The national identity gap between China and the United States has become increasingly apparent. Under Xi Jinping, China has sought to reclaim its historical greatness and proclaimed itself to be a responsible great power that offers a credible alternative to Western values, while also promoting increasingly authoritarian policies at home, complete with extensive repression in Xinjiang and renewed state control of the economy. Assertions of U.S. national identity were somewhat muted under Donald Trump, confused by the battle between those who supported the administration’s “America First” policy, its transactional approach to foreign affairs, and its deemphasis on human rights and democracy promotion in U.S. foreign policy, and those who worried about the global
repercussions of an isolationist, nativist policy. For a time, the United States seemed more preoccupied with its trade war with China than with claims that the United States should act as the global protector of human rights and democracy.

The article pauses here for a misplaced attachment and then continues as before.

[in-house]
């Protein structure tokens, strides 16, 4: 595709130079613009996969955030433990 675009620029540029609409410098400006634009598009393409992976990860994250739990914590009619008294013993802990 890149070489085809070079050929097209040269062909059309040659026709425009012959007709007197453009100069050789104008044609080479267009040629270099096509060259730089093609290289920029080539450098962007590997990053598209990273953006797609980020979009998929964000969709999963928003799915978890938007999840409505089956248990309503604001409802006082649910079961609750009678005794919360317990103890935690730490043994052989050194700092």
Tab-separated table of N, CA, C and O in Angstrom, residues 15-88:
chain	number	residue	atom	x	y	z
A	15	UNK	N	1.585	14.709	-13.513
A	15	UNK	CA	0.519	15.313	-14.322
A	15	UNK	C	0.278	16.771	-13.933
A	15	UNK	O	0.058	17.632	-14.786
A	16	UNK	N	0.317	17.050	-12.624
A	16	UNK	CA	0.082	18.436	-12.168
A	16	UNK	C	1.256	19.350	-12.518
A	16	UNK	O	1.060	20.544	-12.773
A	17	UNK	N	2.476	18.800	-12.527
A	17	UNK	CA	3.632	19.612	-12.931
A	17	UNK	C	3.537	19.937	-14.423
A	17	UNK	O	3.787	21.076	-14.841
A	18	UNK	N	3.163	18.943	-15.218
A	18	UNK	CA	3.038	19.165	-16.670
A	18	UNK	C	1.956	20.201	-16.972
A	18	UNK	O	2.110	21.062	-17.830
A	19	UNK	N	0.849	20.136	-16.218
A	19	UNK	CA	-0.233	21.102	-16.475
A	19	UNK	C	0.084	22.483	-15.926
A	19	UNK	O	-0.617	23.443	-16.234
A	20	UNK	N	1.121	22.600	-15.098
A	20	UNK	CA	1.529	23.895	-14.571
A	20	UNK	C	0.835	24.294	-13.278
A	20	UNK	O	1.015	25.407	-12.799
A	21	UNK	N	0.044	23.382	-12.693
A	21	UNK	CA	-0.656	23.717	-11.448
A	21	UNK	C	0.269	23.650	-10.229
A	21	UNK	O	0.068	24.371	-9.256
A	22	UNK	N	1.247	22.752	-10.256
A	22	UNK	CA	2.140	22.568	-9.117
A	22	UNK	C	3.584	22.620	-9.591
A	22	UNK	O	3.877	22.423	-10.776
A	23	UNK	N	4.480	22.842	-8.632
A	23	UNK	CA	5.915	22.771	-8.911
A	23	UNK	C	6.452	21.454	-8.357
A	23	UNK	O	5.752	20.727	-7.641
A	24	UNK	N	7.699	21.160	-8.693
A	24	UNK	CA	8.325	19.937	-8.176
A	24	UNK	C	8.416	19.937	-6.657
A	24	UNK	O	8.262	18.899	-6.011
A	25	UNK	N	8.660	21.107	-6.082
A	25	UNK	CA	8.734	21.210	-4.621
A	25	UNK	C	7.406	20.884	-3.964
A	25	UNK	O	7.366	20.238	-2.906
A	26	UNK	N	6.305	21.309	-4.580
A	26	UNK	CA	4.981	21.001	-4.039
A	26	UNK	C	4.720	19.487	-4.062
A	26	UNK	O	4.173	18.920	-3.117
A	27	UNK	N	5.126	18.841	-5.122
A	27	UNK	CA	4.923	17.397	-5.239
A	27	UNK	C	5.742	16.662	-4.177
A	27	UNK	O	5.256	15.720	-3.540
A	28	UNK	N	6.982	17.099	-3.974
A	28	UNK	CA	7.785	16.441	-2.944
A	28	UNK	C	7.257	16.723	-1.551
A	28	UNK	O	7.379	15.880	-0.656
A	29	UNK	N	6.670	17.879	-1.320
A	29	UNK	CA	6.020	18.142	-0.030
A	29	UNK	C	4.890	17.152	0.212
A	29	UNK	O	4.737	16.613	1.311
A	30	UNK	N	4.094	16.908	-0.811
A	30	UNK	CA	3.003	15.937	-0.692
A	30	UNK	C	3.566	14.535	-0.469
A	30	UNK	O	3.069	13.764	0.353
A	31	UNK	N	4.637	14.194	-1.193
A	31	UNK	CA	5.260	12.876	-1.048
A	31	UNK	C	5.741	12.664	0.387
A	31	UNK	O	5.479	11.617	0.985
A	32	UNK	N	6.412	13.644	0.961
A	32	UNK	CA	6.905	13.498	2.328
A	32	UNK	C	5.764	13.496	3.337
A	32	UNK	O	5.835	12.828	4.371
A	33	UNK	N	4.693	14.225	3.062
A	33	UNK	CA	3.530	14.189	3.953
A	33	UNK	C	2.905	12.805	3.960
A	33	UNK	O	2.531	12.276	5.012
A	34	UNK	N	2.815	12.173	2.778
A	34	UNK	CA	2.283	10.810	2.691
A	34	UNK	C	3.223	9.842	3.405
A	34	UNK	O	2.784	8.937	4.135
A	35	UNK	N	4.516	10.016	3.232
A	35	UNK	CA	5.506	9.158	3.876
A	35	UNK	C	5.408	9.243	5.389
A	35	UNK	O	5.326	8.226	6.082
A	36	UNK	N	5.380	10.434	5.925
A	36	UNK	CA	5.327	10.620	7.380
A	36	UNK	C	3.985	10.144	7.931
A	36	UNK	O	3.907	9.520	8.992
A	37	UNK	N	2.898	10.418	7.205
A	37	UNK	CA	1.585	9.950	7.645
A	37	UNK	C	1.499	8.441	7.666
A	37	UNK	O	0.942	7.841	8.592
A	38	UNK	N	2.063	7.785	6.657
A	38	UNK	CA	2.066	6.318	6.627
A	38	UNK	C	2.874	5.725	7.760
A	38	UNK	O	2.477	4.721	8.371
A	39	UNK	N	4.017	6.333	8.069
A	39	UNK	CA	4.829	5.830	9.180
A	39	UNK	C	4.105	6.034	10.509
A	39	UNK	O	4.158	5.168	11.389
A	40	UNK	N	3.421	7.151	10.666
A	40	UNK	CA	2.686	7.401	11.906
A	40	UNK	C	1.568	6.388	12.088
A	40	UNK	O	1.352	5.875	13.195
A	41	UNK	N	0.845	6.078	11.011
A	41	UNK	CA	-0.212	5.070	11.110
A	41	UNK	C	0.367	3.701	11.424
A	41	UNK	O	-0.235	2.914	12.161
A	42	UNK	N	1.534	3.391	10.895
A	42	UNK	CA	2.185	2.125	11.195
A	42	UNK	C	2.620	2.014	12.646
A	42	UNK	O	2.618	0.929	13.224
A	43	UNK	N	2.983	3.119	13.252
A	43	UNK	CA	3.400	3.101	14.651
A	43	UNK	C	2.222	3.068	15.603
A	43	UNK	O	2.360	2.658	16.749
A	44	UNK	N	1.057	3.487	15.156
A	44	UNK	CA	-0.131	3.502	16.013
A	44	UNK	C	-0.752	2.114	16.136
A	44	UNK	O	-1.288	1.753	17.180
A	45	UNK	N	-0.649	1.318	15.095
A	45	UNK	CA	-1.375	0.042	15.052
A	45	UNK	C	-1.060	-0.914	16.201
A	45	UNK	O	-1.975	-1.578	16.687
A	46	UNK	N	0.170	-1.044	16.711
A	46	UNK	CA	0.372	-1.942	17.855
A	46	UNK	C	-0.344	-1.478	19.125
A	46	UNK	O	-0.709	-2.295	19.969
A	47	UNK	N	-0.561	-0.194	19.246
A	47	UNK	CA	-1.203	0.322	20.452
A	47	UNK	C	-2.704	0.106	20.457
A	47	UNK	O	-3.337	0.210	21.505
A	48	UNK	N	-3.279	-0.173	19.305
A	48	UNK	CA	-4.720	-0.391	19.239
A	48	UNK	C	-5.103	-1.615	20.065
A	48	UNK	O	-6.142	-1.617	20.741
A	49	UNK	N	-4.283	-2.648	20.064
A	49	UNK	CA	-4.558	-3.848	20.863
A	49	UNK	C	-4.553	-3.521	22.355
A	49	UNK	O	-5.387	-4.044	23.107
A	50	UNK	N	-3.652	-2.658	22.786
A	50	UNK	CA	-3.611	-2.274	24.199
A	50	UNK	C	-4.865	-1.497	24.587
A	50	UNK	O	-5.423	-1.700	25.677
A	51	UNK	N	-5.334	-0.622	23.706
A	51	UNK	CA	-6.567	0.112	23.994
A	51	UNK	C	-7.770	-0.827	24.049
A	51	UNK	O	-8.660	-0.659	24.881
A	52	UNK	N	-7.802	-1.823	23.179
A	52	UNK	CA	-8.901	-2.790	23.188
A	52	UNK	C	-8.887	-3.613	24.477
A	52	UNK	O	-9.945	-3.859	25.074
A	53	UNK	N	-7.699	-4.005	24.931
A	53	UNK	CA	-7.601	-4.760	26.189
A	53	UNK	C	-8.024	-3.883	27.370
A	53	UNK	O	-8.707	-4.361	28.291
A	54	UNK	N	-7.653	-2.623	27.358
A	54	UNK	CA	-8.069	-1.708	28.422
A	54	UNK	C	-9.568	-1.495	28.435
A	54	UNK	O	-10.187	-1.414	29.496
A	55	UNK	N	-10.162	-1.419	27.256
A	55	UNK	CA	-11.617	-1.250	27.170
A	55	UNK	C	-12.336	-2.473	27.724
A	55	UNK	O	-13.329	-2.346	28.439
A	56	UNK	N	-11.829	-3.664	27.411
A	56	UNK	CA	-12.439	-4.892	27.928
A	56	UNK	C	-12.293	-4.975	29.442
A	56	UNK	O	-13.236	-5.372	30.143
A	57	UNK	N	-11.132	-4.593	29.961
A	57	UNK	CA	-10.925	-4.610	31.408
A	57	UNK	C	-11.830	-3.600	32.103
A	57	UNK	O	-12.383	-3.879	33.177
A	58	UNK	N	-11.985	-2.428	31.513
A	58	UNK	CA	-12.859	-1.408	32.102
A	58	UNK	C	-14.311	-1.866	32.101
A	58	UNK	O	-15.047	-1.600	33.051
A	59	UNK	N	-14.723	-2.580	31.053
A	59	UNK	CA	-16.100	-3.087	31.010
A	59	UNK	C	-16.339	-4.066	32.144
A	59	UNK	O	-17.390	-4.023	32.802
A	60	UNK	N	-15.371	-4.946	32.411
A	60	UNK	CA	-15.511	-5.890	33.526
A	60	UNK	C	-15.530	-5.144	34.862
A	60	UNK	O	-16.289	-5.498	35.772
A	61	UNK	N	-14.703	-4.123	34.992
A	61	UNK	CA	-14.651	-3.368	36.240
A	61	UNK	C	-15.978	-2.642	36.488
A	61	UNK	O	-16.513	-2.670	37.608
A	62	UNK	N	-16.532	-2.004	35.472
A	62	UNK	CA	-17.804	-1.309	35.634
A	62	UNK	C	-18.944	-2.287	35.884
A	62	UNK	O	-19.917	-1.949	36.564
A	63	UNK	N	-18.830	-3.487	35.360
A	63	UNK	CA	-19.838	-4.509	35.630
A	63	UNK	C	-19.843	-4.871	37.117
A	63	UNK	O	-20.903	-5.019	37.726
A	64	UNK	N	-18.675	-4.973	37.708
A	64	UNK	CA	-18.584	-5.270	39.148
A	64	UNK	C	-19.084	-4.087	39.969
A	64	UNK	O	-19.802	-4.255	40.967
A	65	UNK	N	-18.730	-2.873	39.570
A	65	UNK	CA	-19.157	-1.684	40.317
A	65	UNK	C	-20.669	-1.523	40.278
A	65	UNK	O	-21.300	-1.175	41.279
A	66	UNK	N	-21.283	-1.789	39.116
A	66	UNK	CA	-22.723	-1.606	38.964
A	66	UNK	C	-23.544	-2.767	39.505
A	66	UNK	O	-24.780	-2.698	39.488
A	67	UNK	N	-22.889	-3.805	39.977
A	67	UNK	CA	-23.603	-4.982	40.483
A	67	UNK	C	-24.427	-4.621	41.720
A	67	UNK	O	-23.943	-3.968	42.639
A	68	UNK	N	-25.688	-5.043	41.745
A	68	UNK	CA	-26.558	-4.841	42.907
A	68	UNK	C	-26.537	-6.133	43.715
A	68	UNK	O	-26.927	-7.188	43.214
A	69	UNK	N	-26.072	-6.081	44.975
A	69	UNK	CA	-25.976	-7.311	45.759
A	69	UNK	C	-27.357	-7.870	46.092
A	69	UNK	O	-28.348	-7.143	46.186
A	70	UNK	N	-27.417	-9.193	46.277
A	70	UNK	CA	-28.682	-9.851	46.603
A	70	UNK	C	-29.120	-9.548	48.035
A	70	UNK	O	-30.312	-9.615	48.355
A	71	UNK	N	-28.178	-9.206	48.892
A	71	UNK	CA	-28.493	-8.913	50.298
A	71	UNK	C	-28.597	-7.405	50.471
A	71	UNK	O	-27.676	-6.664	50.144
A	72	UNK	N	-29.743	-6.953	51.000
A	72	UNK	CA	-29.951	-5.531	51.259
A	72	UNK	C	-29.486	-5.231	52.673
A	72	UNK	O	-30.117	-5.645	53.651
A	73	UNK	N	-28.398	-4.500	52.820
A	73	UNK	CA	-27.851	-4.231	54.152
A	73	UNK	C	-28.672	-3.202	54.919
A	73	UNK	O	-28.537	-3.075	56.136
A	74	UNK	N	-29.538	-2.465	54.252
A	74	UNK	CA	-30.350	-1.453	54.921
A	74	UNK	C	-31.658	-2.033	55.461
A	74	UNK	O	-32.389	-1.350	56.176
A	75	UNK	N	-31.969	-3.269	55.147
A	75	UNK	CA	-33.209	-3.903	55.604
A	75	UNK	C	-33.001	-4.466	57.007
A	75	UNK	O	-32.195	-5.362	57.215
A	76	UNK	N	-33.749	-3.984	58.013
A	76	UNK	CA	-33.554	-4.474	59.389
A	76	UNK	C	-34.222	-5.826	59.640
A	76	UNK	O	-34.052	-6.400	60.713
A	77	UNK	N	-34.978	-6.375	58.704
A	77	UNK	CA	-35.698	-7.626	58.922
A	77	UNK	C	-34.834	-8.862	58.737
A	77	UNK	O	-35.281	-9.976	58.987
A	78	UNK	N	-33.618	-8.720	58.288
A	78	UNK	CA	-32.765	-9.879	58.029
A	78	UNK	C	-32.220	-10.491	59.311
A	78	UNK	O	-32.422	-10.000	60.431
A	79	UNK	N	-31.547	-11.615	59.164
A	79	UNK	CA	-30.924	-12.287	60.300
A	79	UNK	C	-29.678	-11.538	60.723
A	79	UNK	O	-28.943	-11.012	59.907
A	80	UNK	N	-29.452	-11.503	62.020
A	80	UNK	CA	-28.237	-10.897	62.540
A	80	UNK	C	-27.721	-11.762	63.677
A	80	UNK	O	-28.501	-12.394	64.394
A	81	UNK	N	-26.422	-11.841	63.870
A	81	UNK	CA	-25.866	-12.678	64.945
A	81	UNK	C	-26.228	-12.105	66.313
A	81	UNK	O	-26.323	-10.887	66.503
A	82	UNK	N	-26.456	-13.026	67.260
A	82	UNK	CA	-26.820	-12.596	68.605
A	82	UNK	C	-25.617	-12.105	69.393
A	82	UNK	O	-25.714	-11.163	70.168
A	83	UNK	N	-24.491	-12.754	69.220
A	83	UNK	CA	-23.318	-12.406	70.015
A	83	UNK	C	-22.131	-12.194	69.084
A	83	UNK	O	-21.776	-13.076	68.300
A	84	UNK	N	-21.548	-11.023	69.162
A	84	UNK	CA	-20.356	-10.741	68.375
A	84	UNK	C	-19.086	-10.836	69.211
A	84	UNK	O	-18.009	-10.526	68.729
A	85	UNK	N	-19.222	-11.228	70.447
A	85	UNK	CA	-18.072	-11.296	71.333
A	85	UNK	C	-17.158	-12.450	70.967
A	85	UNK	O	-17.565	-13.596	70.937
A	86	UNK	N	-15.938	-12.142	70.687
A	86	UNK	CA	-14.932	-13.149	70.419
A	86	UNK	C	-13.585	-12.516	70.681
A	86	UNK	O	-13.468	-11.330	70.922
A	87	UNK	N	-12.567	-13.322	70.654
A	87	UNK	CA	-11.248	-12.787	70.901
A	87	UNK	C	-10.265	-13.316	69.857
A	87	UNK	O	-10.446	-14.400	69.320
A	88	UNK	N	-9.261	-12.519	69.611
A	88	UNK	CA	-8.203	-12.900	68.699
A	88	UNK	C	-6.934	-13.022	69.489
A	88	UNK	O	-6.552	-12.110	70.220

The COVID-19 pandemic further complicated already tense Sino–U.S. relations and called both countries’ national identities into question. While China had, as of spring 2021, succeeded in keeping its COVID-19 outbreak remarkably small, the damage caused by its initial suppression of medical reports, along with successful virus mitigation in a number of non-authoritarian states, called into question its claim to be a responsible world power on the basis of its pandemic performance. Meanwhile, the Trump administration failed to protect U.S. citizens from catastrophic death tolls and prevented the United States from taking a leading role in resolving this global crisis. In January 2021, the Biden administration took office with a focus on swiftly ending the pandemic, while also reasserting the traditional U.S. global leadership role.
When combined with its assessment of U.S. power after the 2008 Global Financial Crisis and of U.S. domestic social and political instability evident throughout 2020-2021, the pandemic has strengthened China’s perceptions of the United States as a country in decline, and of China as a “risen” great power that should now play a major role in shaping the global order. At the same time, although U.S. policy towards China remains firm despite the presidential transition, the underlying rationale has shifted from the “America First” approach of the Trump administration to the democratic values-infused approach of the Biden administration. As the world struggles to move beyond the pandemic, the national identities of China and the United States are increasingly defined in opposition to each other and seem likely to drive an ever more challenging bilateral relationship in the coming years.